Scientist Spotlight: Peter Robinson, M.D., M.S.


We are excited to present our next “People in ME/CFS Research” spotlight this week, which is my interview with Dr. Peter Robinson. Peter and his group have developed an international standard for computation over human disease that is widely used by scientists and clinicians, and he is also the Computational Biology Lead for the ME/CFS CRC at The Jackson Laboratory. I recently sat down with Peter to learn more about his background and his plans for the ME/CFS project. Keep reading to find out what he thinks! 

Hi Peter! Thanks for meeting with me and answering some questions. So, you’re an MD, but you’re currently doing research. Can you tell me a little about your background and how you ended up at JAX? 

Hey, Courtney! So, when I was in college, I studied Mathematics and Computer Science. I was actually accepted into a couple of PhD programs in Computer Science, but my father, who was a physician, said “why don’t you study medicine?” After a couple of conversations about it, it seemed like a good idea, so I kind of switched and wound up studying Medicine at UPenn [University of Pennsylvania]. I then did what in America would be called a residency, in Pediatrics in Germany at the Charité University Hospital. During that time, my original plan was to be a clinician. But then I got involved in a research project in genetics and diagnostics of Marfan Syndrome and Neurofibromatosis, and I just developed an interest in genetics. So, after I finished the residency, I switched to the Genetics Department of the hospital, and for the first time was doing mainly research instead of being a clinician. Sometime after I made the switch, by chance my wife was between jobs. She’s an Ophthalmologist and she was doing her Master’s in Medical Informatics, so she said, “hey, can you help me with this homework? I have to program something in Java,” so I started helping and I was like, “wow this is a lot of fun!” So anyway, I heard there was the field of Bioinformatics, and I looked that up and said, “hey this would be perfect for me.” So, I studied Computer Science via the internet at Columbia University and I got a diploma in it in 2004. Then one of my mentors in Germany sort of financed a Master’s student, so we did the first bioinformatics project together, and that resulted in a publication in Human Molecular Genetics, which is quite a good journal. And every year I added another person to the group and ended up with a pretty big group.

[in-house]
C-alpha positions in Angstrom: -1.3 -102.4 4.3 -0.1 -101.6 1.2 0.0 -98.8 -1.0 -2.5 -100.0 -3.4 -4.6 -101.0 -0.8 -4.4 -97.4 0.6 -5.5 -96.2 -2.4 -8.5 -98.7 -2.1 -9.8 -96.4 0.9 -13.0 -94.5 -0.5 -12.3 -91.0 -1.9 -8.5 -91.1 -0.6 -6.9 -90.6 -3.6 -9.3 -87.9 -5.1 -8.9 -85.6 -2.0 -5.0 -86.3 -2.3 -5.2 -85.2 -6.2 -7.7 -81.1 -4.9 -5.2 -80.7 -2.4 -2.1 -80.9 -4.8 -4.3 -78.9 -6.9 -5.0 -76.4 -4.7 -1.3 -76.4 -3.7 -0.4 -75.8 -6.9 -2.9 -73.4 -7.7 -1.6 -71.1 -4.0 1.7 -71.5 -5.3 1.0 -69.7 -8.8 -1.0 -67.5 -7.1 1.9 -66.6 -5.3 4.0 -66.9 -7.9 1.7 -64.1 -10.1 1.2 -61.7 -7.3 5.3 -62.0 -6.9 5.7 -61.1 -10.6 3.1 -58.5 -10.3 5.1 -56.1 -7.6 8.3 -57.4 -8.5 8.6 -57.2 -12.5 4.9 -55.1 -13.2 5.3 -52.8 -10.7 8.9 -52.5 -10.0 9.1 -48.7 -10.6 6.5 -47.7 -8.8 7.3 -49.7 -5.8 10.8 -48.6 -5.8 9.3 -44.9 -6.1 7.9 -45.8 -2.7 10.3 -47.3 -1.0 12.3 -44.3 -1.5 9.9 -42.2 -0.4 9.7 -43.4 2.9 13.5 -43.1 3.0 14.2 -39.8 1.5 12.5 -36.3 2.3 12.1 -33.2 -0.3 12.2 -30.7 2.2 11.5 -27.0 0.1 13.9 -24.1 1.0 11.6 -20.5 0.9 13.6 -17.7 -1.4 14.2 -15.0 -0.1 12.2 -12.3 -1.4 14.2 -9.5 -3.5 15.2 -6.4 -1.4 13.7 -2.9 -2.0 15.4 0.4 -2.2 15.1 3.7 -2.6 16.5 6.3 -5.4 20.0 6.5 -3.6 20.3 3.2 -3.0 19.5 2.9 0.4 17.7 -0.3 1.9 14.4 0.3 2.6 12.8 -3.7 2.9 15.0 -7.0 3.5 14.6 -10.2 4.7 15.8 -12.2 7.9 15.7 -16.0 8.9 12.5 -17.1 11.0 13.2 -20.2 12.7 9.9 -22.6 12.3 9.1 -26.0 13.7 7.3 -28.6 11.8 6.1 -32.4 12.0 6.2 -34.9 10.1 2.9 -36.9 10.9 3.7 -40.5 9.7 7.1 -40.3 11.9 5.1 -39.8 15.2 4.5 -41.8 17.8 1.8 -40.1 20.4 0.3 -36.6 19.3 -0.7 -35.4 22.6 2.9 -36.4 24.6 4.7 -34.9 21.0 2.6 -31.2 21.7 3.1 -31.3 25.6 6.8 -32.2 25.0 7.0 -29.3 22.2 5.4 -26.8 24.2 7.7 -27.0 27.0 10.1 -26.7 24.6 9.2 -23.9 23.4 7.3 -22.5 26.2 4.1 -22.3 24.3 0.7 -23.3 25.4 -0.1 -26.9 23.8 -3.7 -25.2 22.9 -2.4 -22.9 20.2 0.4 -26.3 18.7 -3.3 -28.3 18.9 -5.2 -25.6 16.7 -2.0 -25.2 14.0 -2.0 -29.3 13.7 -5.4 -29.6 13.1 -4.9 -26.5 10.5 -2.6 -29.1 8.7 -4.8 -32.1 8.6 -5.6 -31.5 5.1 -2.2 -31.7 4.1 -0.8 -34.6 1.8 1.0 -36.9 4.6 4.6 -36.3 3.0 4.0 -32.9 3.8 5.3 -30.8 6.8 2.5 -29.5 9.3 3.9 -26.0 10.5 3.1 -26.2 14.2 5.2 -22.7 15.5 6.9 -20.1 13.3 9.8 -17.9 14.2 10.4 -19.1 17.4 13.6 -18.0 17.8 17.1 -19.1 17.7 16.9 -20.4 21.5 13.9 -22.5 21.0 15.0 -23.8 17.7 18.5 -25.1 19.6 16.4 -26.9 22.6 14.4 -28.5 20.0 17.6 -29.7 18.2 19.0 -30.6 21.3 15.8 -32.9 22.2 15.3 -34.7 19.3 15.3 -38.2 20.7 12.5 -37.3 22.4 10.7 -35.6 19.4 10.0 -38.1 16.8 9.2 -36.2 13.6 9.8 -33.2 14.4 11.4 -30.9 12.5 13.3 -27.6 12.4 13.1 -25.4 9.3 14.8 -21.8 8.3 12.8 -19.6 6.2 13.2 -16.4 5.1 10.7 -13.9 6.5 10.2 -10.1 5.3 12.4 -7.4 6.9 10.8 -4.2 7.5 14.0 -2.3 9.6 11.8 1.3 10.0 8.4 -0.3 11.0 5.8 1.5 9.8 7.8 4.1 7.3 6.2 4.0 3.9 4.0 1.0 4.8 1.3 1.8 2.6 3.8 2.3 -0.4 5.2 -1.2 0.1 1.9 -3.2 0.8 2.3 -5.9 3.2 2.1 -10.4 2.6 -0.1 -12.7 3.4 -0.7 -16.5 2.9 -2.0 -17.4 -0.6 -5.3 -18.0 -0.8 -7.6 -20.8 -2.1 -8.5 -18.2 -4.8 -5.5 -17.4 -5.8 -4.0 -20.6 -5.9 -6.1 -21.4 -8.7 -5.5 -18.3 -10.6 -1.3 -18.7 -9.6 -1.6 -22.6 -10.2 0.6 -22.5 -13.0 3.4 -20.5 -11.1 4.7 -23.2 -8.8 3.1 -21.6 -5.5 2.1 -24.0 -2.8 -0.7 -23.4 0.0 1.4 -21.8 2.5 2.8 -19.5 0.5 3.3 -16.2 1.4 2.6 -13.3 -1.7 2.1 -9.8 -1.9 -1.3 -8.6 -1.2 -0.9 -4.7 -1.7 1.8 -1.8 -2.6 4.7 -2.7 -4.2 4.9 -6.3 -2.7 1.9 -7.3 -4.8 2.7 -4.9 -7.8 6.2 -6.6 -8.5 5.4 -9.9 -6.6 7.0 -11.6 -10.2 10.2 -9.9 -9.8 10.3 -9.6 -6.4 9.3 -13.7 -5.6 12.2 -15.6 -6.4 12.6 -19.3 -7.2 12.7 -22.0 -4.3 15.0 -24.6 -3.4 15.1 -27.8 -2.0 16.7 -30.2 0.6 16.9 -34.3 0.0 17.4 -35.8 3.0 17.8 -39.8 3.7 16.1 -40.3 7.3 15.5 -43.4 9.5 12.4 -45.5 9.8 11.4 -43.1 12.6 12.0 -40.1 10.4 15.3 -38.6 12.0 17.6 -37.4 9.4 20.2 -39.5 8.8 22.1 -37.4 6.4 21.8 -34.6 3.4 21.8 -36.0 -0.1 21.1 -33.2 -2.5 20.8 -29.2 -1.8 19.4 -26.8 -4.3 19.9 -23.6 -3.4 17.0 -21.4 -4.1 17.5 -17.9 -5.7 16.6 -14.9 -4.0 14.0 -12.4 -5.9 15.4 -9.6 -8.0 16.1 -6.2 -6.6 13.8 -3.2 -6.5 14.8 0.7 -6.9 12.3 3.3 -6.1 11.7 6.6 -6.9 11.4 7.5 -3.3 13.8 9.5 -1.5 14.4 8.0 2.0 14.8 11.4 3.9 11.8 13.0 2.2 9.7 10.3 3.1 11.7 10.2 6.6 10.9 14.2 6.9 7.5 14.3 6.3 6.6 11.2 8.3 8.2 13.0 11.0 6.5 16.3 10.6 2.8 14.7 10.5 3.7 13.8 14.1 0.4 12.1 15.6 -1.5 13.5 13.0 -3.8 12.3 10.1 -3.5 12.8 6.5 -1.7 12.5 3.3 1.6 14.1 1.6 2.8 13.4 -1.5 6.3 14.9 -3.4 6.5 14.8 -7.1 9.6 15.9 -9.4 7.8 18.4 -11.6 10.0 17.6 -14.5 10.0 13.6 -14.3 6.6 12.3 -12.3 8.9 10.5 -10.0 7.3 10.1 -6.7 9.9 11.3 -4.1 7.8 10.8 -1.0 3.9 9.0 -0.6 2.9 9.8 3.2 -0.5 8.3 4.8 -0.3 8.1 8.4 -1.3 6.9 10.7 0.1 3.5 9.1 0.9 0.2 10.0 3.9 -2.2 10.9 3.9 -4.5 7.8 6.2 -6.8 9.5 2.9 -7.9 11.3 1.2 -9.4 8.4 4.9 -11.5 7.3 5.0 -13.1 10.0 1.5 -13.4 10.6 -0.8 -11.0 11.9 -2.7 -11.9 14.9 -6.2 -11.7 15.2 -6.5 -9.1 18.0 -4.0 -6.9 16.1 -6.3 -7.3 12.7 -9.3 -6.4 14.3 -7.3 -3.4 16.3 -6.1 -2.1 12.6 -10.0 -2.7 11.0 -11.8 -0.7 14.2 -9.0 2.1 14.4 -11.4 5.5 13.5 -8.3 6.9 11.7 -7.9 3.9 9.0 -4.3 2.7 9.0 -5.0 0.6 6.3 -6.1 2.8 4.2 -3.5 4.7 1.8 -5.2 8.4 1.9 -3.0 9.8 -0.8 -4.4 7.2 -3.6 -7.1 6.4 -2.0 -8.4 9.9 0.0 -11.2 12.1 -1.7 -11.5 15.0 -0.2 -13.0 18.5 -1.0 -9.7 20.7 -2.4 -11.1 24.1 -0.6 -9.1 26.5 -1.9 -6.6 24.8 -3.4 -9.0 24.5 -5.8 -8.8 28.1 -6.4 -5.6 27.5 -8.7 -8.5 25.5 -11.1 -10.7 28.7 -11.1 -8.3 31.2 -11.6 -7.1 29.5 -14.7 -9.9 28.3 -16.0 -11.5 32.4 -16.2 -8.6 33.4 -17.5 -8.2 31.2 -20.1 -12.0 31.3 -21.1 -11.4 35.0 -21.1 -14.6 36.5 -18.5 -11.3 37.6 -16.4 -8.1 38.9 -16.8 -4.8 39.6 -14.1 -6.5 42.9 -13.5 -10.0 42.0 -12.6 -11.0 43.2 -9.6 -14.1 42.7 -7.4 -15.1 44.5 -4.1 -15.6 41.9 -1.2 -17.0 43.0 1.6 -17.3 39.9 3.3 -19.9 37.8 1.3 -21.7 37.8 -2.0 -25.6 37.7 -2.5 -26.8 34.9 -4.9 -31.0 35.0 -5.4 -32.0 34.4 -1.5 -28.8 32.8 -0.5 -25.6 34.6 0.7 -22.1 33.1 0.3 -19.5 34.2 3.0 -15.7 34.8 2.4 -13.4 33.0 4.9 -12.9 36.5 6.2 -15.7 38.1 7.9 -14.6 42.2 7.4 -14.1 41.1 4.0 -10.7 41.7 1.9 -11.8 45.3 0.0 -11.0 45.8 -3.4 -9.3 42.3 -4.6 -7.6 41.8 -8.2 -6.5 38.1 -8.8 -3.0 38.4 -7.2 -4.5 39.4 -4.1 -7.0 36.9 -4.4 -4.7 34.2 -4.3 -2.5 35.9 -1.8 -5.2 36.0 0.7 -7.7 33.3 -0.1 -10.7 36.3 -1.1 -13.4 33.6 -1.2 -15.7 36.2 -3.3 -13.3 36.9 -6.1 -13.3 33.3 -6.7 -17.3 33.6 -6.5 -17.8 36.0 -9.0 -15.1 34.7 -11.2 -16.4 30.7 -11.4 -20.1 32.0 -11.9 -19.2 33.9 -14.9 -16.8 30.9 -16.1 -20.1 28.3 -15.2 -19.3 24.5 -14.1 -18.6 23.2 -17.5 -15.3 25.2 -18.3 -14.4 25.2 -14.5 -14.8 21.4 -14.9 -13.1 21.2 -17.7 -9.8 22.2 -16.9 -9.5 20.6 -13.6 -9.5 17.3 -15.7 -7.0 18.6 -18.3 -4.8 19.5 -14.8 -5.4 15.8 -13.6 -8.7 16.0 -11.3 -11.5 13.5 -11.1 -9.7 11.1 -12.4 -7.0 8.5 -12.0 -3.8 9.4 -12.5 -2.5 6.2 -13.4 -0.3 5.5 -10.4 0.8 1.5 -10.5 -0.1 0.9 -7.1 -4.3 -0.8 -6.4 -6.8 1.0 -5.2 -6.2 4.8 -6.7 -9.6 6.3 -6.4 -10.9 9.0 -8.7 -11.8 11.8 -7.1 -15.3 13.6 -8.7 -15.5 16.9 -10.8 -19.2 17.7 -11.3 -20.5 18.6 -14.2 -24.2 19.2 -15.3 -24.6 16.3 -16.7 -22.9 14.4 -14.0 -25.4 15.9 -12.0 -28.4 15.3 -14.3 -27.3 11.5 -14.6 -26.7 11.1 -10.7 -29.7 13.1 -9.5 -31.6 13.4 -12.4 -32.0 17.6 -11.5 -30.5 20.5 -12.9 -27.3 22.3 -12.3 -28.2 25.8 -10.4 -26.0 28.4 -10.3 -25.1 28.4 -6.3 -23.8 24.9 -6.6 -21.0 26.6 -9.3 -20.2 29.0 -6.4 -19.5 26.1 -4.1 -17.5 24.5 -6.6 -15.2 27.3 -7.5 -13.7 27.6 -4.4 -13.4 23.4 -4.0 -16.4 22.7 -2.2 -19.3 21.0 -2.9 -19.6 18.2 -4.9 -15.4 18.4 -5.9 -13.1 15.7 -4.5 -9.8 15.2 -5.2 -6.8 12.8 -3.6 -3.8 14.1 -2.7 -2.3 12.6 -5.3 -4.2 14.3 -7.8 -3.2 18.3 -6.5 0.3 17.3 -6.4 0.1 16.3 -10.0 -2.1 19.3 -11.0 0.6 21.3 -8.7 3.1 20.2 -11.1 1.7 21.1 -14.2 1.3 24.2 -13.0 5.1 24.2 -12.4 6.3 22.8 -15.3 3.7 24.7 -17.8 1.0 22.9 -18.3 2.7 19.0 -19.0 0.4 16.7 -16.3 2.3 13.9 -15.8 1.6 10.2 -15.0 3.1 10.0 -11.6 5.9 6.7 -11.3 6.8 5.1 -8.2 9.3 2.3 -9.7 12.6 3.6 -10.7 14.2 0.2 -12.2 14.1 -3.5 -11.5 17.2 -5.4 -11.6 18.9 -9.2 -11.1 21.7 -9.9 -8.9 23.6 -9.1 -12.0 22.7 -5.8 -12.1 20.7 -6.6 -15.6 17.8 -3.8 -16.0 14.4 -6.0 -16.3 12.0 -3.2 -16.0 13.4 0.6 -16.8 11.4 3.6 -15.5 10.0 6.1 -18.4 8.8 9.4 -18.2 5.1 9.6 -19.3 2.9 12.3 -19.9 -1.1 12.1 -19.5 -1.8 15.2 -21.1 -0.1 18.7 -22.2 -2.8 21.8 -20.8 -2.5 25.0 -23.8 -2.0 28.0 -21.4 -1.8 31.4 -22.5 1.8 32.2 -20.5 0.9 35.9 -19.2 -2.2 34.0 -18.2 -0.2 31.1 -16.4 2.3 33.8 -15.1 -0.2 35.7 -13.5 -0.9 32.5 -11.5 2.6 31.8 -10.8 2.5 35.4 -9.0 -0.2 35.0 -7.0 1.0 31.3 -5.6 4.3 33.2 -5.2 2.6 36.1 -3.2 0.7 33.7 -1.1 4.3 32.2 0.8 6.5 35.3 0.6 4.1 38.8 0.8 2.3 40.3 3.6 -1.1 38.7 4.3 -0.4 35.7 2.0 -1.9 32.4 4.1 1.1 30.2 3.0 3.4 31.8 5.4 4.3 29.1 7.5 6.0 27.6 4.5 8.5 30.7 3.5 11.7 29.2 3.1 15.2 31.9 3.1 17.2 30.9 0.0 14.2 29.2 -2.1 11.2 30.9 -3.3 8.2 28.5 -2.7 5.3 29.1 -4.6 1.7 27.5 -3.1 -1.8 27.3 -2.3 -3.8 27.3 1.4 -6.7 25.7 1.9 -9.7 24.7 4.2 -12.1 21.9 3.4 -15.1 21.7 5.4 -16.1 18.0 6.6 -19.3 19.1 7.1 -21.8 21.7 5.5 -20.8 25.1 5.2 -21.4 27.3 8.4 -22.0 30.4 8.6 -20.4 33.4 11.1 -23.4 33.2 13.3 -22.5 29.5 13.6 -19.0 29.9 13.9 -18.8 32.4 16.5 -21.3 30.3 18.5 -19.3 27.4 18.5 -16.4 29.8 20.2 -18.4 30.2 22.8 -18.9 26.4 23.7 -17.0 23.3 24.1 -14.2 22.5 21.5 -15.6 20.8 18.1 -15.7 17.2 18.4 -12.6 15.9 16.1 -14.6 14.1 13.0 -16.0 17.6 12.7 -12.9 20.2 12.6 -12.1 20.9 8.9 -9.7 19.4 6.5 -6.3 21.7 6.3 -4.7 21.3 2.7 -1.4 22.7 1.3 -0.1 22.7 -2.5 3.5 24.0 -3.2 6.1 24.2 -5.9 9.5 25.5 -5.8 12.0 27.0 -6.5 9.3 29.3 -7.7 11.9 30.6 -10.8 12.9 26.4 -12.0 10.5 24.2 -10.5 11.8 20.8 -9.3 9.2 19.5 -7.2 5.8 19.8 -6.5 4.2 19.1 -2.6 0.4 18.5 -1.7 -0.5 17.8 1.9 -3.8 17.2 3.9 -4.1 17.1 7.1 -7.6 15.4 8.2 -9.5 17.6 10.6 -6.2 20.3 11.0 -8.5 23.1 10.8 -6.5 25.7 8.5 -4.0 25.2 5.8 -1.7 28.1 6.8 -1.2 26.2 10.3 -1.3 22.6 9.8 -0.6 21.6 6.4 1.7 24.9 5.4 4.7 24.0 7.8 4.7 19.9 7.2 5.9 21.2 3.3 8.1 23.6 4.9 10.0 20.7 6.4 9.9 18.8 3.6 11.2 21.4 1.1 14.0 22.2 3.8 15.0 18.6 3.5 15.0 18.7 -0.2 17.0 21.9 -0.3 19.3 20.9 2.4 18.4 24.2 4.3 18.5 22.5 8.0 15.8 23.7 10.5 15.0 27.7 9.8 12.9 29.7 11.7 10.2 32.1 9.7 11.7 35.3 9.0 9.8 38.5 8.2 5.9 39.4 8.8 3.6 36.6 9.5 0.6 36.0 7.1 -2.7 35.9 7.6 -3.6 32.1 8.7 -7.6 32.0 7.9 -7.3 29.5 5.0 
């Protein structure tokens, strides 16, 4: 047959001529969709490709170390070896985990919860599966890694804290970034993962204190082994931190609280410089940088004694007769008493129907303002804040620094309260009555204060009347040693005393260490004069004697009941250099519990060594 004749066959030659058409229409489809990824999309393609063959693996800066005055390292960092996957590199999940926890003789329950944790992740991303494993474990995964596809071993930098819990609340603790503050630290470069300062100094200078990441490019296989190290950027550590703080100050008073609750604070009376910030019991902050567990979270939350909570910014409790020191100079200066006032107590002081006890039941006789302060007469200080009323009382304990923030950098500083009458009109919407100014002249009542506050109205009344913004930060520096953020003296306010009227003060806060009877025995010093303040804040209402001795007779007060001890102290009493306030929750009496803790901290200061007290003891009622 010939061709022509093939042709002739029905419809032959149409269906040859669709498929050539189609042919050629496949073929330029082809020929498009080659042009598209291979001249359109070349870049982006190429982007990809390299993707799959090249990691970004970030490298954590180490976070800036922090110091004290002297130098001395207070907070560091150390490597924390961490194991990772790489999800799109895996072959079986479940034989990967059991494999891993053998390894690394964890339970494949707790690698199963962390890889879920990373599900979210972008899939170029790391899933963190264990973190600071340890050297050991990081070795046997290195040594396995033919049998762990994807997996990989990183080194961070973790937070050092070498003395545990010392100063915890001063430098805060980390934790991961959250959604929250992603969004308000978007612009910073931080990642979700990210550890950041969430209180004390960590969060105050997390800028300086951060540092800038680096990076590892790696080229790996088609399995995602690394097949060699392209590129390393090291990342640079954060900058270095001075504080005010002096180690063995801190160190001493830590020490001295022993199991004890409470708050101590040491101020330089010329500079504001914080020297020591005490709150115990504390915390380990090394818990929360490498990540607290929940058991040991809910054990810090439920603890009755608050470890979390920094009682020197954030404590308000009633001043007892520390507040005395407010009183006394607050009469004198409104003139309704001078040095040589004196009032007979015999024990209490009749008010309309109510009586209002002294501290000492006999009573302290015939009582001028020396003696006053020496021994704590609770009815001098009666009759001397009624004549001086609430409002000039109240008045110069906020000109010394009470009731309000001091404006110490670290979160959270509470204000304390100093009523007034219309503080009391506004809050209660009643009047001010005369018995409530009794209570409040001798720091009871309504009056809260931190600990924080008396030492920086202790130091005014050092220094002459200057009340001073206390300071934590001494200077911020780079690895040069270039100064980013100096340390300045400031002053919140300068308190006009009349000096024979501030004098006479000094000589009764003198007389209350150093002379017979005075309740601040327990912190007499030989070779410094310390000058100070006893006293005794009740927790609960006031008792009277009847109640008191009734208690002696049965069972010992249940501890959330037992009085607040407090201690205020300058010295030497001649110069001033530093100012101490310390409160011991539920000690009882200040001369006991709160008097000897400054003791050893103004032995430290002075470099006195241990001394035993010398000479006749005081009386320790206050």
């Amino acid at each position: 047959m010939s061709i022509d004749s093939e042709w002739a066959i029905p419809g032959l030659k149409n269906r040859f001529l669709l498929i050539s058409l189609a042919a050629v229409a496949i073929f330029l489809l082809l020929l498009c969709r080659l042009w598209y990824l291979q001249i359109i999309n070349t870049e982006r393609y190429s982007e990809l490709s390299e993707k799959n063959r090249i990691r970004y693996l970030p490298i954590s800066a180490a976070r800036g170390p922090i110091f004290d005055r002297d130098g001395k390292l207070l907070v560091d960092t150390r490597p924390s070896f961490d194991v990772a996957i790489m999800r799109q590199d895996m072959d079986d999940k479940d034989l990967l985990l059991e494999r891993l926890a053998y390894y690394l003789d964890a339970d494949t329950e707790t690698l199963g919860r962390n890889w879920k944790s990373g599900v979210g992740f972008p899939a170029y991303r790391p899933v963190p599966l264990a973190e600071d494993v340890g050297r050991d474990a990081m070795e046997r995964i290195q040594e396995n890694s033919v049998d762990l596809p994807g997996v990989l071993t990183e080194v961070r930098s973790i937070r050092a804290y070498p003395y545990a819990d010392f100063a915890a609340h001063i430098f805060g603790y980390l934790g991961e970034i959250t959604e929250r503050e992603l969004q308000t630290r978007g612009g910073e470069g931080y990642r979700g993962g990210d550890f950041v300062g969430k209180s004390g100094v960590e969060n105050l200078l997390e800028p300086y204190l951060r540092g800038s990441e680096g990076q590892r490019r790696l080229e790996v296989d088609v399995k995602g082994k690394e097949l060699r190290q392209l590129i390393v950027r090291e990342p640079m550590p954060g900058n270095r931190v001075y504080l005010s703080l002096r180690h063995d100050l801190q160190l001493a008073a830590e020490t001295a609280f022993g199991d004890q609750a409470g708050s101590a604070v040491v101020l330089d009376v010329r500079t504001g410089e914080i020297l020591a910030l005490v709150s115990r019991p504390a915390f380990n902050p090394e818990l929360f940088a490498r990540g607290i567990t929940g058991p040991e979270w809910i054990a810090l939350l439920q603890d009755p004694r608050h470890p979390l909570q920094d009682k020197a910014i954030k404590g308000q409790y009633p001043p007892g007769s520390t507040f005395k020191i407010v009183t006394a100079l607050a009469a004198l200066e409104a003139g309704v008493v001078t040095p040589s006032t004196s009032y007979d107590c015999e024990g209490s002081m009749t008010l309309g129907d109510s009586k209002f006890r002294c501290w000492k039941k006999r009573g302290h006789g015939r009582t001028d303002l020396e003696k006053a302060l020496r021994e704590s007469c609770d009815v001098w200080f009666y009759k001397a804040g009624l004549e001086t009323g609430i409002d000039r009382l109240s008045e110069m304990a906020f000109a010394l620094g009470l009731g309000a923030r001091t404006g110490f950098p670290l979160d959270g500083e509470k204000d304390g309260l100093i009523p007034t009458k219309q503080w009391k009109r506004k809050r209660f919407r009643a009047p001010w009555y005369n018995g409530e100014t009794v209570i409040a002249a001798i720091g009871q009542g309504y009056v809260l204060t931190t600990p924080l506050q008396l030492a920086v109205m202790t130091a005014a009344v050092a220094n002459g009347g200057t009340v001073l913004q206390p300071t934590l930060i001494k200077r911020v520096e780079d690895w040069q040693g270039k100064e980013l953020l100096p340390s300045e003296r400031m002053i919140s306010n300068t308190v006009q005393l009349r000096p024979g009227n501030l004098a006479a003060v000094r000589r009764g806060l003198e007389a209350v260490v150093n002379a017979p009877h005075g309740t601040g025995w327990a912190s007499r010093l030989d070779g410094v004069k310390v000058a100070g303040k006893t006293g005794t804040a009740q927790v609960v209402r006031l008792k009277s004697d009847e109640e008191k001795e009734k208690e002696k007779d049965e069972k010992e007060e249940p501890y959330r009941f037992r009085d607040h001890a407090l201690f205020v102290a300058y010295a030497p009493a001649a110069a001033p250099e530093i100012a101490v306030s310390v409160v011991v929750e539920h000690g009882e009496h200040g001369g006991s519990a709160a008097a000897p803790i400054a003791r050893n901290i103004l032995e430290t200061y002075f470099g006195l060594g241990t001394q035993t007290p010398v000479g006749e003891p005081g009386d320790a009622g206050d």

And then in terms of coming to JAX – after being at this hospital in Germany for almost 20 years, it just seemed like the right time for a change. So often you just want new opportunities and new challenges. So, I had been looking for a new position, and I liked the mix of people here at JAX and the possibility to work on things relatively close to basic science and also relatively close to genomics, and also be able to do bioinformatics. And there is the dedication here to research, so instead of spending half of my time teaching and 20% of my time doing clinical diagnostics, and not having much time to do research, now I would have the time. I had a pretty big team at the hospital that was very efficient, but I personally wanted to be doing research all day myself too.

So what research are you currently working on?